Software Release Glossary
Most commonly used terms and acronyms by product managers, engineers and devops, regarding deployment strategies
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Release Manager

Release management is a relatively new but fast-growing field within software engineering. This concept is about managing, planning and scheduling software delivery all through the release lifecycle.

The aim is to facilitate the process required to move software releases into production while coordinating with different teams to ensure the smooth delivery of software releases with little disruption. 

Thus, release management has become an integral part of software delivery and IT service management as well as a crucial aspect of continuous delivery.

Overview of the role

As more and more companies adopt DevOps practices, the need for highly specialized roles have increased in the last few years.

One such role is a Release Manager, who can plan projects and schedule faster and more frequent delivery of software.

This is especially important as at the core of DevOps is releasing new software in shorter time increments to reach end-users faster.

A Release Manager in DevOps, more particularly, works with development and operations teams to ensure the scheduling of fast releases.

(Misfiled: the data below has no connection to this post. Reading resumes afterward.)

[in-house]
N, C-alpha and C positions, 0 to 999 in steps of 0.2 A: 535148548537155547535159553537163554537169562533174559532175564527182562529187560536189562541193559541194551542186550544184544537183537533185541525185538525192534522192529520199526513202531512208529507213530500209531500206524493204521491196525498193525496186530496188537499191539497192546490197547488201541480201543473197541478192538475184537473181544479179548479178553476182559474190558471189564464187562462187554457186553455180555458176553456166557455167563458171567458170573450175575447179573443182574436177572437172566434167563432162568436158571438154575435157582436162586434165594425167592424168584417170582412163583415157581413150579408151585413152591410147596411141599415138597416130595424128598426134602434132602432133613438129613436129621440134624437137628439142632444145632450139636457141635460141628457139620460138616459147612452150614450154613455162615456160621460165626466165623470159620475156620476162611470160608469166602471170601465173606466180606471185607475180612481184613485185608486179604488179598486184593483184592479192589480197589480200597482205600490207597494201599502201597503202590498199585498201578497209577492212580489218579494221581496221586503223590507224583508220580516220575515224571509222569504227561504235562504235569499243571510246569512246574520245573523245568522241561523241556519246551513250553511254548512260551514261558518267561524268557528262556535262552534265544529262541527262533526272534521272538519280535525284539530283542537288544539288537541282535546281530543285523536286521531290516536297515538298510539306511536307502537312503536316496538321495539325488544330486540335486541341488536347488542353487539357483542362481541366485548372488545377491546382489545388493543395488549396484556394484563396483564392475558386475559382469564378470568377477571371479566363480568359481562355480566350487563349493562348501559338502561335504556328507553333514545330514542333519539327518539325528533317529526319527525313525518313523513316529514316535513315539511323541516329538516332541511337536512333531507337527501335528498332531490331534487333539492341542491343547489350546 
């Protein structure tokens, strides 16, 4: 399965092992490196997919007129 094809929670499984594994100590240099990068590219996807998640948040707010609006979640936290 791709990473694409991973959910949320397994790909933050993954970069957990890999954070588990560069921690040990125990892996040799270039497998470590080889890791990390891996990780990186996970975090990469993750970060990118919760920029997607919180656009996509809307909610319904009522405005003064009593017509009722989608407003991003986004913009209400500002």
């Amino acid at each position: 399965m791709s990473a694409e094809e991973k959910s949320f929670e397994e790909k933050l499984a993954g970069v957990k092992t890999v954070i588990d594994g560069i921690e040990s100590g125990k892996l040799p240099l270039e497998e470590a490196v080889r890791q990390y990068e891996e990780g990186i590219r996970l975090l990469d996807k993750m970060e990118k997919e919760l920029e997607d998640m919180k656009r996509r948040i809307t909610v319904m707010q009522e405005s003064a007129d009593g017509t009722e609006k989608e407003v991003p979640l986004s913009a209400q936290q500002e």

He/she will work closely with different teams from the beginning of a project and see it through to the moment of release.

It goes without saying, then, that this manager will need to be familiar with DevOps tools.

Roles and responsibilities

A Release Manager should stay on top of the release management lifecycle including scheduling and coordinating releases across the company for multiple applications.

He/she will usually be focused on the bigger picture and views the software development and release processes in relation to the overall business objectives.

Whenever necessary, he/she will provide the tools and services needed to help product teams manage and deploy code into production.

Therefore, this manager will be responsible for implementing and managing the release process from development to testing then finally to the production environments.